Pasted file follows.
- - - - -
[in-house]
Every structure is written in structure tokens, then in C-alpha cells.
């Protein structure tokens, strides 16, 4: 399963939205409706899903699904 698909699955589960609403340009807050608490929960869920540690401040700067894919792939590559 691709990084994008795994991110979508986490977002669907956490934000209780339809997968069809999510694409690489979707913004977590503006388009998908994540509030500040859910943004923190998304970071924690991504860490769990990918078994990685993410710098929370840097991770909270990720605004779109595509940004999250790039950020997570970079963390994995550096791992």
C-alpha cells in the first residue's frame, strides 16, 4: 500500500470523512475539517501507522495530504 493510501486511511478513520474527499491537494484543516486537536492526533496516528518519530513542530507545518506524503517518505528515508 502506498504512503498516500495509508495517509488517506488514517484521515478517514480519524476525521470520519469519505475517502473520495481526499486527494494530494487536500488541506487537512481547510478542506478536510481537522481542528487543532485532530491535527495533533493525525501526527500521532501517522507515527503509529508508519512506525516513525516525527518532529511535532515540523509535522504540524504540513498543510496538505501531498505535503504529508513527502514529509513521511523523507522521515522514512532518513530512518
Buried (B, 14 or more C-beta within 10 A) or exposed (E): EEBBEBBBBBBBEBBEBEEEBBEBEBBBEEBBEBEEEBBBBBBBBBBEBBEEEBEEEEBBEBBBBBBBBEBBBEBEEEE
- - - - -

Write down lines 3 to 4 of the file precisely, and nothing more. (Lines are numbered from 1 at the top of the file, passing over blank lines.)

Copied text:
């Protein structure tokens, strides 16, 4: 399963939205409706899903699904 698909699955589960609403340009807050608490929960869920540690401040700067894919792939590559 691709990084994008795994991110979508986490977002669907956490934000209780339809997968069809999510694409690489979707913004977590503006388009998908994540509030500040859910943004923190998304970071924690991504860490769990990918078994990685993410710098929370840097991770909270990720605004779109595509940004999250790039950020997570970079963390994995550096791992």
C-alpha cells in the first residue's frame, strides 16, 4: 500500500470523512475539517501507522495530504 493510501486511511478513520474527499491537494484543516486537536492526533496516528518519530513542530507545518506524503517518505528515508 502506498504512503498516500495509508495517509488517506488514517484521515478517514480519524476525521470520519469519505475517502473520495481526499486527494494530494487536500488541506487537512481547510478542506478536510481537522481542528487543532485532530491535527495533533493525525501526527500521532501517522507515527503509529508508519512506525516513525516525527518532529511535532515540523509535522504540524504540513498543510496538505501531498505535503504529508513527502514529509513521511523523507522521515522514512532518513530512518